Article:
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Lease Renewal in the Land of 10,000 Lakes: Mining in the Boundary Waters

Kelsey Godin

Carved out by glaciers, the Boundary Waters Canoe Area Wilderness (BWCAW) houses 1,500 miles of canoe routes, 2,200 designated campsites, and more than 1,000 lakes and streams.[1]The glaciers left behind cliffs, canyons, rolling hills, souring rock formations, sandy beaches, and rocky shores.[2]In the Superior National Forest, more than 1 million acres of Minnesota is protected under the Wilderness Act of 1964,[3]and the Boundary Waters Canoe Area Wilderness Act of 1978.[4]Signing the Wilderness Act, Lyndon B. Johnson preserved the BWCAW as part of the National Wilderness Preservation System.[5]The BWCAW is one of the most visited public land areas in the United States.[6]More than 200,000 people visit this pristine wild area annually.[7]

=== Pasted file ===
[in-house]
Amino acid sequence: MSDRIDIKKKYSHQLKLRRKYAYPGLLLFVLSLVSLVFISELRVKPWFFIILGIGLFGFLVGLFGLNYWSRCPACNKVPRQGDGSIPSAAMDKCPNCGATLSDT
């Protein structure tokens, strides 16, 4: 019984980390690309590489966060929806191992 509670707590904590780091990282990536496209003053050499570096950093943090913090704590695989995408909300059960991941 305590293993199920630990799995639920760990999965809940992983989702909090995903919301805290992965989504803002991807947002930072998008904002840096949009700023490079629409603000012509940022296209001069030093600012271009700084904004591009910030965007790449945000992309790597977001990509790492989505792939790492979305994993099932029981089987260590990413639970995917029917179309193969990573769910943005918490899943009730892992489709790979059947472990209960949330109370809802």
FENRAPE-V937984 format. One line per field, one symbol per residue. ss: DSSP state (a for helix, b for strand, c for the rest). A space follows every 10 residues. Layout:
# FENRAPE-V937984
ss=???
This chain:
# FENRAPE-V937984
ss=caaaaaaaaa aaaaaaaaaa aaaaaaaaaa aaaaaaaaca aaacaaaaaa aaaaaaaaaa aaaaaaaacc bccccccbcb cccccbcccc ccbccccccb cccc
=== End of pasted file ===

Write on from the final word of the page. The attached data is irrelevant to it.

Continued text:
Saltwater Intrusion: Planning for Sustainable Cooperative Policy in the Face of Climate Change and Overconsumption

Jessica Doughty

The United States’ population consumes over 305 billion gallons of water daily.[1] This amount of water would fill 461,944 Olympic swimming pools.[2]  At this rate of consumption, 40 out of 50 states will face water shortages within the next decade.[3]With the growth of the United States population, particularly growth focused in coastal cities, comes increased pressure on aquifers.[4]  In addition, climate change is degrading aquifers.[5] Increased pressure on aquifers coupled with the effects of climate change causes a number of issues for groundwater aquifers, one of them being saltwater intrusion.[6]

Up in the Air: Examining the EPA’s Proposal to Revoke California’s Clean Air Act Preemption Waiver

Eric Brandies